With The Sounds Of Yesterday The Heavy Heavy Bring Us Home With Debut ‘Life and Life Only’
With a tenderness that transcends decades, The Heavy Heavy brings a power that manifests the sentiments of home–only home is a place visited in the haze of delirium. Established by polished musicians Will Turner and Georgia Fuller, the UK-based group have combined their admiration of the fringe with the philosophical reverb of The Rolling Stones meets The Mama’s & The Papa’s to create their deeply contrasted yet suitably incandescent debut, Life and Life Only.
Beginning as a cohesive mantra, The Heavy Heavy dove through their kaleidoscopic lens to find their footing in making records that meditate with their favorites. With a heavy dose of homage stirred with an experimental spoon, Life and Life Only tastes like a sweetly tranquil yet revolutionary serving of the Summer of Love.
Life and Life Only is a labyrinth best consumed from beginning to end. Like a favorite book or a tried and true vinyl, there’s something to be learned through it’s nostalgic order, and each track introduces a note to a new generation or refreshes the minds of those who already understand. Although not continual, instrumentally, it flows in chronology. Beginning in harsh-toned confusion that batters among a harmonious gleam there is “All My Dreams,” to which it finds its conclusive rolling credit submerged in the subtly of British pop in “Why Don’t You Call,” and the spaces in between rise and fall with an infectious delicacy that fabricates the instrumental storyline.
As Turner was a frequent of the hills, his instrumentals heard on the record were rooted in introspection. Regarding the space of meditation Turner said, “It’s famous for the healing qualities of its water, and there are ancient trees where the Druids used to worship—there’s a sort of magical-hippie aspect to it,” inevitably inching closer to the likes of Led Zeppelin‘s enchanted foundation and further from their heavy projection. While Turner set the tone, Fuller accented the zen with hypnotically bewitching vocals, strikingly similar to the soulful rasp of Janis Joplin, which were skillfully honed during her teenage years at Montreux Jazz Festival.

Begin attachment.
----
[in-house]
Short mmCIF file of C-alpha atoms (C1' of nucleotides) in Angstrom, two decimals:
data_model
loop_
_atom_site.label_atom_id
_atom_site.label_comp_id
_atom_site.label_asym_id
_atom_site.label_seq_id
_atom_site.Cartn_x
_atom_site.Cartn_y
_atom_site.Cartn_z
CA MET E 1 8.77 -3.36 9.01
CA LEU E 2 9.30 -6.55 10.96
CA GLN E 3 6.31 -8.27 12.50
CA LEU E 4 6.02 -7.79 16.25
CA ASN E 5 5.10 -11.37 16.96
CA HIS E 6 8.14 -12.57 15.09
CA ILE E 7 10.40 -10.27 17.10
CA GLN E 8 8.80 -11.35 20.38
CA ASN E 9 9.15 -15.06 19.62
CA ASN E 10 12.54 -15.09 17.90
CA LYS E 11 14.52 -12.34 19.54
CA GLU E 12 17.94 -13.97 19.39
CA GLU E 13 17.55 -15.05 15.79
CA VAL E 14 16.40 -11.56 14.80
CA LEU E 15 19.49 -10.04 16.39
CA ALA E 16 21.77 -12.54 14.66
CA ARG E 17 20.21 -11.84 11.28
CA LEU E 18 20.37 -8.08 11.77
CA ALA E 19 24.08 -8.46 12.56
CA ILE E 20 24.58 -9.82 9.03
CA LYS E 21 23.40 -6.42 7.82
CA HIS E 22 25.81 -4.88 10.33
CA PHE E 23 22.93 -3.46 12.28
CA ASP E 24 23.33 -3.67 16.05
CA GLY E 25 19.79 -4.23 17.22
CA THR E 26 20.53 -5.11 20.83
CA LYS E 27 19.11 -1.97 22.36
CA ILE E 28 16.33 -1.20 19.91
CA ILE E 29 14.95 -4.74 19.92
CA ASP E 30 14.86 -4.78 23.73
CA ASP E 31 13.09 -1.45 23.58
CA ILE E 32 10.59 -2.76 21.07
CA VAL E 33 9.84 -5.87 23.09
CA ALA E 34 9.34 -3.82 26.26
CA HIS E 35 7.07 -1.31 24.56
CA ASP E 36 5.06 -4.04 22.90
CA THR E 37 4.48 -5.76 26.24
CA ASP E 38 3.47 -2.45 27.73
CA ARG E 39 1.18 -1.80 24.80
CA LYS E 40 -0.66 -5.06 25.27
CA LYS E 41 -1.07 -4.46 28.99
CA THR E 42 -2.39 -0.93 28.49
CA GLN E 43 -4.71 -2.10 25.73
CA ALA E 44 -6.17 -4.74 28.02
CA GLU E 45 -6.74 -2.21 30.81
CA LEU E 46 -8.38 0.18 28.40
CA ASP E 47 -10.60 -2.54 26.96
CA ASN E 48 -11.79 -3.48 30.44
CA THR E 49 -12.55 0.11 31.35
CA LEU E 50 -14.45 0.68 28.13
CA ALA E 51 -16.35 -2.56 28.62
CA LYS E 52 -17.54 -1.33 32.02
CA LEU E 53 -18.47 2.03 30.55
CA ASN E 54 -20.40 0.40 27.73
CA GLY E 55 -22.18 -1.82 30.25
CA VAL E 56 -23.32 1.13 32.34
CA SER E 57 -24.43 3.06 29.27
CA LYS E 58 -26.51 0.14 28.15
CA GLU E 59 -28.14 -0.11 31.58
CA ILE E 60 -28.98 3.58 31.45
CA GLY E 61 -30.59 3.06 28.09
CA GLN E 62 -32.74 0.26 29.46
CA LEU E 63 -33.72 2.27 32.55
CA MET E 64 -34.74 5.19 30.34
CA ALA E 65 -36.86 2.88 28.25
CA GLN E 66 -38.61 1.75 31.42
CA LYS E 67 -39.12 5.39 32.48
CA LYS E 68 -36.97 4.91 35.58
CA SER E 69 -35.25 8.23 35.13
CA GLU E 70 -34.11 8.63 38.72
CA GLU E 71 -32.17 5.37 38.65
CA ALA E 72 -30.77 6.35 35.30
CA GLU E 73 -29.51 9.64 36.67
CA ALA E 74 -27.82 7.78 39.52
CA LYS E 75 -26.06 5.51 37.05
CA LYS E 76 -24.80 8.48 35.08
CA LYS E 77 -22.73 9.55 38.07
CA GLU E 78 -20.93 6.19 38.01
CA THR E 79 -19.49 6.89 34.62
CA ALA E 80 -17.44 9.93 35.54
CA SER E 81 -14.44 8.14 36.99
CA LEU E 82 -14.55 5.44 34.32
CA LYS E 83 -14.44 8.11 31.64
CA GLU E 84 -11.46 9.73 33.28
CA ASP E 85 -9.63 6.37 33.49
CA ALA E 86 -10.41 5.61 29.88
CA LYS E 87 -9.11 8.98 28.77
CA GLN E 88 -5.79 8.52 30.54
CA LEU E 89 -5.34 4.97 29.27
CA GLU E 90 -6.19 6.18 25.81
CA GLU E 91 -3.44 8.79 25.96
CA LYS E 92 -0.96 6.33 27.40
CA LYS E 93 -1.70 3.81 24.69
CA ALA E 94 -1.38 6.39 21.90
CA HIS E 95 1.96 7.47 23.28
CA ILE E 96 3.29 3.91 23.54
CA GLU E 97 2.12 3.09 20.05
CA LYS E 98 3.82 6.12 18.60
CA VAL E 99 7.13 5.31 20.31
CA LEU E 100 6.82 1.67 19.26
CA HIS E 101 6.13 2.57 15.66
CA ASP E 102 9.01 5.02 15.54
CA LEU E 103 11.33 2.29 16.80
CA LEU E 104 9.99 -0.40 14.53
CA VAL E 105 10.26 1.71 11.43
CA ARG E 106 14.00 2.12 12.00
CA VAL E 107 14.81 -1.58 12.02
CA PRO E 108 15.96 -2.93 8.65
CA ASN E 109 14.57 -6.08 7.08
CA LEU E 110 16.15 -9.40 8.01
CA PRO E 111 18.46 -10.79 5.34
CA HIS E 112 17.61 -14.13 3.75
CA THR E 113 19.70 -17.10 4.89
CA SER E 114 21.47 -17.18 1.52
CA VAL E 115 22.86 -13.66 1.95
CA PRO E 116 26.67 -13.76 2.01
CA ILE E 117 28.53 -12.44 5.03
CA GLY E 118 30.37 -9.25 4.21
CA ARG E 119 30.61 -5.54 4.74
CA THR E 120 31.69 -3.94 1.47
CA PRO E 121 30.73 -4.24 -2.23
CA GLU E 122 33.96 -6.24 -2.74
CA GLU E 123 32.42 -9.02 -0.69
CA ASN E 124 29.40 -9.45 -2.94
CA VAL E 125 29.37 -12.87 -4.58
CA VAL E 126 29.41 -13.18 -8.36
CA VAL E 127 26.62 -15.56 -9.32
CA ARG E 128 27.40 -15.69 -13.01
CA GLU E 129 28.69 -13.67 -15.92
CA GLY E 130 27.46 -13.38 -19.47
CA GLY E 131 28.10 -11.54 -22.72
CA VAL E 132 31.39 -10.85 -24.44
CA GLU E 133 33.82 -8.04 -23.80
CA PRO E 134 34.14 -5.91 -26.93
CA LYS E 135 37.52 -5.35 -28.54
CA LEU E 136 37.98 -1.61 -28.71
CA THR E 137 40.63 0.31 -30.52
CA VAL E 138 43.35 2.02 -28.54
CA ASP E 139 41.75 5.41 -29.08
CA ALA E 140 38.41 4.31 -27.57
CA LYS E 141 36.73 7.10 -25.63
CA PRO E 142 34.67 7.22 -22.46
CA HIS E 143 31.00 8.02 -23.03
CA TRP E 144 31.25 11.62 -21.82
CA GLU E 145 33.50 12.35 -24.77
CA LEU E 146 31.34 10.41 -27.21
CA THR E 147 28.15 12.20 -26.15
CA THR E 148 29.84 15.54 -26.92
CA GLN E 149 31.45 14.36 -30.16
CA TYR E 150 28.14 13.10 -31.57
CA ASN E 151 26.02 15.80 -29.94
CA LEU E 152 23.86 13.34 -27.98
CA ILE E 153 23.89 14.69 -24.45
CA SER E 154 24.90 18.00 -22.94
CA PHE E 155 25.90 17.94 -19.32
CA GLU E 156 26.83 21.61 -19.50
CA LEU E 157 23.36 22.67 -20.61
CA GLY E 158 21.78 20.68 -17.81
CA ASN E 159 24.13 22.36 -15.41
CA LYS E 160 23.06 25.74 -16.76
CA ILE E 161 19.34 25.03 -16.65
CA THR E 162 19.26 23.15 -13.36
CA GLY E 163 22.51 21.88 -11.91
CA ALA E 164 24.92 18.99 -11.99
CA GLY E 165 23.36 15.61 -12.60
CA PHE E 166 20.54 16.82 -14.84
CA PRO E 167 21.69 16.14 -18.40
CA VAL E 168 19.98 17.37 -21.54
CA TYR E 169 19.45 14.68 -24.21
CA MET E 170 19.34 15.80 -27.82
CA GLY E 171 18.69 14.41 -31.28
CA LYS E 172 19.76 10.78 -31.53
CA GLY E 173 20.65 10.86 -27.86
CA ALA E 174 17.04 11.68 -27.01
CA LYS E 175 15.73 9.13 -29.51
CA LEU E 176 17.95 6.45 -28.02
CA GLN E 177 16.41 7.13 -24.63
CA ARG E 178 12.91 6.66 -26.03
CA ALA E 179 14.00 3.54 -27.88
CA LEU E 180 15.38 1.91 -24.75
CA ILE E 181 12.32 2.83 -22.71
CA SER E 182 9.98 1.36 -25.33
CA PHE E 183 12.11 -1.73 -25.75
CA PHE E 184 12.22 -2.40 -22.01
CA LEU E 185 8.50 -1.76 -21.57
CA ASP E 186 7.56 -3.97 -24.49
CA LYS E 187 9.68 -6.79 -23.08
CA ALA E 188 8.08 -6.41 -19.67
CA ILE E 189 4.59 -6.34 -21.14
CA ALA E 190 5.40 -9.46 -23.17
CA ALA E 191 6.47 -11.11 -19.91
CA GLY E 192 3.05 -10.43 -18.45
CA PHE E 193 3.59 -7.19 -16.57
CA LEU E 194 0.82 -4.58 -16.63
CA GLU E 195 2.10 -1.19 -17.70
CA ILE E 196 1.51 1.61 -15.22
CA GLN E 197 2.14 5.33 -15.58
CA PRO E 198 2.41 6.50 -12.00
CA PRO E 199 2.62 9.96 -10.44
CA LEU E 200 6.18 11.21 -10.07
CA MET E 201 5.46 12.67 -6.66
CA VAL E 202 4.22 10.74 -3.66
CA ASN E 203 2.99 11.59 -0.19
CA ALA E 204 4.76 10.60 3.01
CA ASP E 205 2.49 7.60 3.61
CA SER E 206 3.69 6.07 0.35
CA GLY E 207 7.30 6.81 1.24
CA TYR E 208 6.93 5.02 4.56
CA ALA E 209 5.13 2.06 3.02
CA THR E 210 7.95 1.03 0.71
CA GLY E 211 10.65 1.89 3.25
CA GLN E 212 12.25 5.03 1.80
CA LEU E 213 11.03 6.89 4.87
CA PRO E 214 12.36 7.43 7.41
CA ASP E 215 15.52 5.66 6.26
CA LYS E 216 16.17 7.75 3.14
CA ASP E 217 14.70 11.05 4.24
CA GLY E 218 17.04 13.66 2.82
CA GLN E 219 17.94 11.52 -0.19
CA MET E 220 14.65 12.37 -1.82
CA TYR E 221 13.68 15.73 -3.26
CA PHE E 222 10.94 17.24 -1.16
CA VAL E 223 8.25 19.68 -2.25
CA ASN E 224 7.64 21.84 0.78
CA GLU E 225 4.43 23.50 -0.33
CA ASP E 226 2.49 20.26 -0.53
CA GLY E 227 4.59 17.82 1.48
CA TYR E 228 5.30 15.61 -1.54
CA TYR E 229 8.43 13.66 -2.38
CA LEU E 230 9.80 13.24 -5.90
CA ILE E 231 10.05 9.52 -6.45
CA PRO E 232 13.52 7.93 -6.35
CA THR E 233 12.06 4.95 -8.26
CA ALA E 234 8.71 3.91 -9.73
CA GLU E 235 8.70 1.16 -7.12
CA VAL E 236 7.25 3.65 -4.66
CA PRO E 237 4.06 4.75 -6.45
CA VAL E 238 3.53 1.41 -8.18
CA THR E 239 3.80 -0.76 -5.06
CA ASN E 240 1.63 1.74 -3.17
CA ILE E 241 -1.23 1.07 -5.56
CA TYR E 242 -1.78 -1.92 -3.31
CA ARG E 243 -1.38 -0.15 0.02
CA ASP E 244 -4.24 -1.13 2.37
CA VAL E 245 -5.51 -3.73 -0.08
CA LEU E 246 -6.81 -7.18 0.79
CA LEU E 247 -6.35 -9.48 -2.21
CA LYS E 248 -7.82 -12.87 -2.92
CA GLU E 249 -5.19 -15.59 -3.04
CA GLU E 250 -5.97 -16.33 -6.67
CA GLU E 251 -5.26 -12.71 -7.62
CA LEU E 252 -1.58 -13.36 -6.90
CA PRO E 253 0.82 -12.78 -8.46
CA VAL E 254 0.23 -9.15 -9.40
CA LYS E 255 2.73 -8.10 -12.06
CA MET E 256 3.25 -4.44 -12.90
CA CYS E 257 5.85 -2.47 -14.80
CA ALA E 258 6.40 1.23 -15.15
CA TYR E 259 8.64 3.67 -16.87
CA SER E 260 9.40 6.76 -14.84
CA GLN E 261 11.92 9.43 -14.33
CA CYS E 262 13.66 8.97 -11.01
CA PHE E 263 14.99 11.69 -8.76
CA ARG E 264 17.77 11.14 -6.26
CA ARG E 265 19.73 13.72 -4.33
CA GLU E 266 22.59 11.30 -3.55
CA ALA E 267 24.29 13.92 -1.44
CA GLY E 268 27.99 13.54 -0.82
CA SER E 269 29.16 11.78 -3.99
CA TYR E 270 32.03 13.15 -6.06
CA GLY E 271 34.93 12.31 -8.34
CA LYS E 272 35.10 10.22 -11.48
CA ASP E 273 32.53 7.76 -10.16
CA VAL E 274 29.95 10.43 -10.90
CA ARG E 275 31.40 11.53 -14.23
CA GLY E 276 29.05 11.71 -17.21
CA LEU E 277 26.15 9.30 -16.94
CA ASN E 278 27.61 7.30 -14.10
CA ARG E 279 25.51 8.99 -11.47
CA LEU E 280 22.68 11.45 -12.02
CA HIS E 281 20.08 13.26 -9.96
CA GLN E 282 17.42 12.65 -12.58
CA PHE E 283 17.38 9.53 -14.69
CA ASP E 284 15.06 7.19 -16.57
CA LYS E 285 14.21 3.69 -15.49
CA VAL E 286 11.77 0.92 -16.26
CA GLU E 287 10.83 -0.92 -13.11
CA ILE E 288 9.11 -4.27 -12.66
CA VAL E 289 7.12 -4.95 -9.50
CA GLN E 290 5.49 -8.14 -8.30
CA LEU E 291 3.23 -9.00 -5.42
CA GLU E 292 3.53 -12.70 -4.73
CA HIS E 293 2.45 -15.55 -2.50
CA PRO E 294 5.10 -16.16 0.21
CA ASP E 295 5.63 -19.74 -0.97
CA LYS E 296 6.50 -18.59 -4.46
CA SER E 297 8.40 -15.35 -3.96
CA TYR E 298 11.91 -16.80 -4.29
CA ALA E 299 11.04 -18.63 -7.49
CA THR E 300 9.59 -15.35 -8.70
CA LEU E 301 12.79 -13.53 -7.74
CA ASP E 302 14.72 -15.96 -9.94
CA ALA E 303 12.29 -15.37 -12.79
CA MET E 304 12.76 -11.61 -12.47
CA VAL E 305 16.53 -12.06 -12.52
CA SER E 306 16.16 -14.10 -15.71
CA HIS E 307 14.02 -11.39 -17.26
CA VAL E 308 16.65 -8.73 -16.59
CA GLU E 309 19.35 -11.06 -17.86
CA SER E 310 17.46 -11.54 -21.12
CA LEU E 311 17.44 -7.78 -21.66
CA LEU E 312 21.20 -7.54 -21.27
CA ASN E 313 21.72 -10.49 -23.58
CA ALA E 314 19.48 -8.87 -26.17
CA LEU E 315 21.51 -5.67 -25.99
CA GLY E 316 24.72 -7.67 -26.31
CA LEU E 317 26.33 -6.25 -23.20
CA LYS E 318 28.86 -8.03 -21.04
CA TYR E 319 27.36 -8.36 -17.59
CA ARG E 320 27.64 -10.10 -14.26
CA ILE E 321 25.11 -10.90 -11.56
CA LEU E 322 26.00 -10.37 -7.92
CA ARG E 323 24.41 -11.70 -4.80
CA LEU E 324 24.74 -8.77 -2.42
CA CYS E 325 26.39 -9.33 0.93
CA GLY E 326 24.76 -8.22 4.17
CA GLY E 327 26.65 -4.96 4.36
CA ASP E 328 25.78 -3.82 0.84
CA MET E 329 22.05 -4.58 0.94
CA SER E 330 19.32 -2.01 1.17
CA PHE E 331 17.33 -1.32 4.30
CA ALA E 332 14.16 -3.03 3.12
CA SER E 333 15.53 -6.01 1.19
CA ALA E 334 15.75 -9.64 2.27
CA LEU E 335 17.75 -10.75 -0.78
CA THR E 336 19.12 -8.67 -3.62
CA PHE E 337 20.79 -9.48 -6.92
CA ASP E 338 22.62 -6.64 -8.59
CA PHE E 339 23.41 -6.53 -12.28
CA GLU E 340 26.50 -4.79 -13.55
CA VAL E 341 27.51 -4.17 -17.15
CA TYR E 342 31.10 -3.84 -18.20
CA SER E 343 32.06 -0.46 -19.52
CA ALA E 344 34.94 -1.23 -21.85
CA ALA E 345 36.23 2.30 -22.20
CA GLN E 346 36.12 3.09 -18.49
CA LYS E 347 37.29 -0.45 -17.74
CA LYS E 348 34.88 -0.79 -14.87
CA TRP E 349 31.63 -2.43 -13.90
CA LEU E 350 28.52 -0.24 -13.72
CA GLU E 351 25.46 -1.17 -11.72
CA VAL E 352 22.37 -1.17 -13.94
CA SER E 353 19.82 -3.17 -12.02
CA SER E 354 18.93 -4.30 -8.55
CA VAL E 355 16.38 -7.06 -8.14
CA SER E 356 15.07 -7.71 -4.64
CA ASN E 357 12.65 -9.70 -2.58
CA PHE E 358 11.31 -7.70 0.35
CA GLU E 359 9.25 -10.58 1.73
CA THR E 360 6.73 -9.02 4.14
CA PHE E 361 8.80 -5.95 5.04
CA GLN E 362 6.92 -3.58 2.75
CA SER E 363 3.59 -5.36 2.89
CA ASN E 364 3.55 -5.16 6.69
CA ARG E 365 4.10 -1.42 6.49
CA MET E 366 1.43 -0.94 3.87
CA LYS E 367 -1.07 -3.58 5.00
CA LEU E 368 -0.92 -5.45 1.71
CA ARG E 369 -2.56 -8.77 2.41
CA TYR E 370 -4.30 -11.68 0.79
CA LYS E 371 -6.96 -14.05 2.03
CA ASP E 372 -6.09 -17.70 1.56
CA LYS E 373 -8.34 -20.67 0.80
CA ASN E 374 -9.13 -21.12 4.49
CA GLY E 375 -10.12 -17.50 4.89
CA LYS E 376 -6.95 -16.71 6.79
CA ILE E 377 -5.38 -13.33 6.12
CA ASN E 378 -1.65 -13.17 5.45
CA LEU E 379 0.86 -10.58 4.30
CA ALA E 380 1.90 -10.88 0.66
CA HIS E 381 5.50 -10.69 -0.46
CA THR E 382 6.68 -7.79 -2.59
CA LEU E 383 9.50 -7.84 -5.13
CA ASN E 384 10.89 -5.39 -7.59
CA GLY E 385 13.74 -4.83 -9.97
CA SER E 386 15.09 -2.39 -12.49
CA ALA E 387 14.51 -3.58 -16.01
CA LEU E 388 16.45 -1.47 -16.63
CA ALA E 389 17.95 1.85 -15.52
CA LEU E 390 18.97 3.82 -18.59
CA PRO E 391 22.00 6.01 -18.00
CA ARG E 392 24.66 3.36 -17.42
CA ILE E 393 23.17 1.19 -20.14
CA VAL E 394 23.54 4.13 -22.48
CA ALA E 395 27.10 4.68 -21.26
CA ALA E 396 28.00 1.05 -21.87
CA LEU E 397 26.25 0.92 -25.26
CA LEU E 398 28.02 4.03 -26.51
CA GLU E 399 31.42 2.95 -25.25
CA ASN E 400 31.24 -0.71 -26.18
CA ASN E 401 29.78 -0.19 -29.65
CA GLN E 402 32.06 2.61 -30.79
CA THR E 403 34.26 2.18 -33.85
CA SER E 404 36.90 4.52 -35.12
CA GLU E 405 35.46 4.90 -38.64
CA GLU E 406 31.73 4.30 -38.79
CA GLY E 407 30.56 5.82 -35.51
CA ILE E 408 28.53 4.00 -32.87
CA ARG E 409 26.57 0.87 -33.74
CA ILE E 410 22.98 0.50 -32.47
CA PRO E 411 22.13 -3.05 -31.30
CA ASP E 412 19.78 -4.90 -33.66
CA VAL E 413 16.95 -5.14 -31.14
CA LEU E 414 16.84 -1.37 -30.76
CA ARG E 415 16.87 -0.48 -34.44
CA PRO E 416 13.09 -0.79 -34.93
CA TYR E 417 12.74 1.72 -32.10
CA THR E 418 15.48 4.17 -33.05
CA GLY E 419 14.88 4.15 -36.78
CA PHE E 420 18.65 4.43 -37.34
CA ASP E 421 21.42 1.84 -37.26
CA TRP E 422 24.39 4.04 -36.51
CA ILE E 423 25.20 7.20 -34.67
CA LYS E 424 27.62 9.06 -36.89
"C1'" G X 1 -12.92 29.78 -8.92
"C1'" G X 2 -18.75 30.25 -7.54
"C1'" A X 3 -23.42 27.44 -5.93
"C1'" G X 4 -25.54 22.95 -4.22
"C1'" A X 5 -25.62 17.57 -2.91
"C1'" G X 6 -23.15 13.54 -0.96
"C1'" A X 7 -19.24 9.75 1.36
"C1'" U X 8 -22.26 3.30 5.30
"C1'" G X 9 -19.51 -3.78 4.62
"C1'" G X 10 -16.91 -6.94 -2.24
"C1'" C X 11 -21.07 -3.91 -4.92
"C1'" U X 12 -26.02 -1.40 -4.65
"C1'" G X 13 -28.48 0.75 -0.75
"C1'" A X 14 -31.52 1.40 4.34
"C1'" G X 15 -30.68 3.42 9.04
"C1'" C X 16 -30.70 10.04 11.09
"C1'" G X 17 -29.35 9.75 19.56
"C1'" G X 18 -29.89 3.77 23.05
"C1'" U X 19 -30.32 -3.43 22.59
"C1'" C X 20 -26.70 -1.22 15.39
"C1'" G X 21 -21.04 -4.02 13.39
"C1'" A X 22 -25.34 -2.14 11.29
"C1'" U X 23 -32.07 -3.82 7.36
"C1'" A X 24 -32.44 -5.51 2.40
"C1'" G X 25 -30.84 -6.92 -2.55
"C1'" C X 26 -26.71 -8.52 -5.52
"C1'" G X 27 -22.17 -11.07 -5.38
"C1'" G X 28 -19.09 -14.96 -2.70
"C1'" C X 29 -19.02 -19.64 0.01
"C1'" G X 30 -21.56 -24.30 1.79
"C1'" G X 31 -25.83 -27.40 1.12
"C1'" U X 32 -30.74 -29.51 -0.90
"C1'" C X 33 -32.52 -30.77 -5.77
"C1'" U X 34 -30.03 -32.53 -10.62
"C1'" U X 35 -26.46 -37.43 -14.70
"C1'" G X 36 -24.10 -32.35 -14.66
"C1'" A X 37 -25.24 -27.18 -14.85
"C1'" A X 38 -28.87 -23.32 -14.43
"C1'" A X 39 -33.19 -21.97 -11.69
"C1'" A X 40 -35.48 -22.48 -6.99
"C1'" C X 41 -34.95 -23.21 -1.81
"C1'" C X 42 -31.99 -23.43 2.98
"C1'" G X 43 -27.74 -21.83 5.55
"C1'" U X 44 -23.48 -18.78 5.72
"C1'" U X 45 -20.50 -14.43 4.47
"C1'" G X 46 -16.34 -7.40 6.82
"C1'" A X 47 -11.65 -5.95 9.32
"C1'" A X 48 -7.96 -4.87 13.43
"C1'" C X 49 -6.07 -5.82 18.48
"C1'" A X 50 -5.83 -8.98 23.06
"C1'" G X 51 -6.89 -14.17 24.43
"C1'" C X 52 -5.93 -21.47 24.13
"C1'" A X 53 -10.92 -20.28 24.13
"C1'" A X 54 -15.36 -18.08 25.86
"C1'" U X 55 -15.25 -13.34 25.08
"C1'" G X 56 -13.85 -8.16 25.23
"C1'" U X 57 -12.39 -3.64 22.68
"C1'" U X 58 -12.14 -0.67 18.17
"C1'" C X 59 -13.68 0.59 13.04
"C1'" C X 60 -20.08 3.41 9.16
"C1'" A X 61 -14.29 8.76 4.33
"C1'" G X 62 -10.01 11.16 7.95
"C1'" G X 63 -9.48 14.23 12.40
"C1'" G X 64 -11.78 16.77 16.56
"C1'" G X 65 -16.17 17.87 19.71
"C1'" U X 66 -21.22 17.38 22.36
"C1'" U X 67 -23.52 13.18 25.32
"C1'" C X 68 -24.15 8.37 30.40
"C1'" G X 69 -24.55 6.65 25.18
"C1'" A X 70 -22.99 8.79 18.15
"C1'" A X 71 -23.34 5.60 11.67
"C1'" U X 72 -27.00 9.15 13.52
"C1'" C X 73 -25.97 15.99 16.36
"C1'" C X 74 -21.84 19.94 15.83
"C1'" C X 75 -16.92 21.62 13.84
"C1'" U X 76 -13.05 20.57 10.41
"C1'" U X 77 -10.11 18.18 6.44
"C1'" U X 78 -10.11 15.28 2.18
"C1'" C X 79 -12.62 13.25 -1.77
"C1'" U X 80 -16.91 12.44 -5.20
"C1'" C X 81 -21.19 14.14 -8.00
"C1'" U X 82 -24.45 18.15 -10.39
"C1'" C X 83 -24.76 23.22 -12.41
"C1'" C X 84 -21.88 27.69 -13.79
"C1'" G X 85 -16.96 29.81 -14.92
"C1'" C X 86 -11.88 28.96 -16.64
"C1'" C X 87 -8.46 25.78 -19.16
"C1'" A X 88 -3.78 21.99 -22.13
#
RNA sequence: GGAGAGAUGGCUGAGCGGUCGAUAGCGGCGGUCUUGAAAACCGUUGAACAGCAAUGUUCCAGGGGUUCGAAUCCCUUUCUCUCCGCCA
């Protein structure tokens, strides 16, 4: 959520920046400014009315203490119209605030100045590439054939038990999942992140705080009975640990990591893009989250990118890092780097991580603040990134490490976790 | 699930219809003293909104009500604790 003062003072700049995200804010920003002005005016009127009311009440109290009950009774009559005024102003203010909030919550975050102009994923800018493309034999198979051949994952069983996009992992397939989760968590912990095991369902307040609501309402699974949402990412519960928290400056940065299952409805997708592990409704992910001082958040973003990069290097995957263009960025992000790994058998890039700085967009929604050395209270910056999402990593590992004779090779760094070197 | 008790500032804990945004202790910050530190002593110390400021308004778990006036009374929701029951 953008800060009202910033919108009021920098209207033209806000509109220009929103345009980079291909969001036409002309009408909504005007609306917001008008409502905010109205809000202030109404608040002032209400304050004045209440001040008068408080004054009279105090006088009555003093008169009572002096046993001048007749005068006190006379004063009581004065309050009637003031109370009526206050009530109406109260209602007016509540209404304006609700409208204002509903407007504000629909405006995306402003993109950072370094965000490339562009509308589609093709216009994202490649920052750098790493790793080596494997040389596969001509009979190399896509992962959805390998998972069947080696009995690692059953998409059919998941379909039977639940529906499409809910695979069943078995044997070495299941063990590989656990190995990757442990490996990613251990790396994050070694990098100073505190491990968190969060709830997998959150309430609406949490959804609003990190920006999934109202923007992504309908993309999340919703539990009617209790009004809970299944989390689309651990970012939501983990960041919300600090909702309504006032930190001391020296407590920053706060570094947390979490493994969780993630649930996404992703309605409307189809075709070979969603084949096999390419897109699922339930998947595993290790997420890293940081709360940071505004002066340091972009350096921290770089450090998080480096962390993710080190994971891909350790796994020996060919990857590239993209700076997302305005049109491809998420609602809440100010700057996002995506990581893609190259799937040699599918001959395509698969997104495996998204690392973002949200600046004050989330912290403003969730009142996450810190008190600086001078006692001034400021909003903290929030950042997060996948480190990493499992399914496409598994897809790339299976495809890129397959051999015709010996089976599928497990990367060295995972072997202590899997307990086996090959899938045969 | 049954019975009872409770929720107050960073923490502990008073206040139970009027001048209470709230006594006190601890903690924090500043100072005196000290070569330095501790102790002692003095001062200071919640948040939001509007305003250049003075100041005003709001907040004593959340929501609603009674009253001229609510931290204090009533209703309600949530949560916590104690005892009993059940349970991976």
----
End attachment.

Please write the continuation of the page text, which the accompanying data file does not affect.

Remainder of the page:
Following “All my dreams” is its flowery neighbor “Go Down River.” “I’d had this song a while and couldn’t quite finish it,” says Turner. “But then once Georgie added her vocals it all came together.” The conversational yet fourth-wall breaking male to female battle turns into a lush collaboration that feels like the absence of time. To which we hear a distinction between the vocals and wispy-riffs, illustrating the separation of humanity and nature– and in the end, cinematically, they join hands.
As the record builds, an intensity expands throughout the nuanced narrative, and “Man Of The Hills” excels in its ambiguous power. The third track to this euphoric excursion divorces itself from the tension building introduction and jumps straight to the pulse. It is groovy and heavy, an audacious tell-all of Turner’s mystical dream world in the hills of the Malvern. In a collision of instrumentals that escalate between each verse, “Man Of The Hills,” blurs the lines between folk-pop and blue-grass and highlights the potency of both genres.
In a tune leaning heavily on the vintage moxie of folk-pop, the fan favorite track “Miles And Miles” brings an expeditious power that collects the ferocity of “Man Of The Hills” and the solemnly soars of “Go Down River” to emit a drama-driven, tempo- rising, modern day jam-band groove. In a way, this track acts as a combination of all of their favorite artists and relays the jubilance of the 70’s while adding their own modern day spunk.
Careful not to succumb to transparency, The Heavy Heavy retracted the shackles of an isolating echo to exude their authenticity through unbound peculiarity and the dismantling of a records conception. By heeding both Turner and Fuller’s musical innovation, their lives in turn were immanent of their art– leading them to endless fields of ingenuity.
The tale end of this record renders an operatic-whisper on “Sleeping On Grassy Ground” that is elevated by the simple lyricism found on “Why Don’t You Call Me.” Pivoting away from their earthly power, these tracks are statically-innocent– as if heard throughout the thickness at The Whiskey A Go-GO, “Sleeping On Grassy Ground” and “Why Don’t You Call” furnishes the intimacy constructed between their muses. A tune in which Fuller’s spellbinding bellows shatter the earth below The Heavy Heavy’s enchantment.
Philosophically and geographically, The Heavy Heavy became what built them–and with that we hear a new age declaration of anthemic diligence. Amid thick buzzing, deeply cut guitar riffs subdued among a Doors-inspired techno-organ, there’s a somber balance among their lullabied vocals, and in turn we get a modern taste of the folk-pop arrangements of The Mamas & The Papas. With an eagerness towards solitude, The Heavy Heavy obtain a heroic build, where each track becomes stronger but the starting point was just as resilient.
They are beautifully constructed and adept in reinvention– a band that celebrates the influential effects of music and any chance to see them live would be like traveling back to the most tranquil of times. And good news, the hippie duo is spreading love near you soon. To check out this record in its purest form, visit here and listen to Life and Life Only here, now available on all streaming platforms!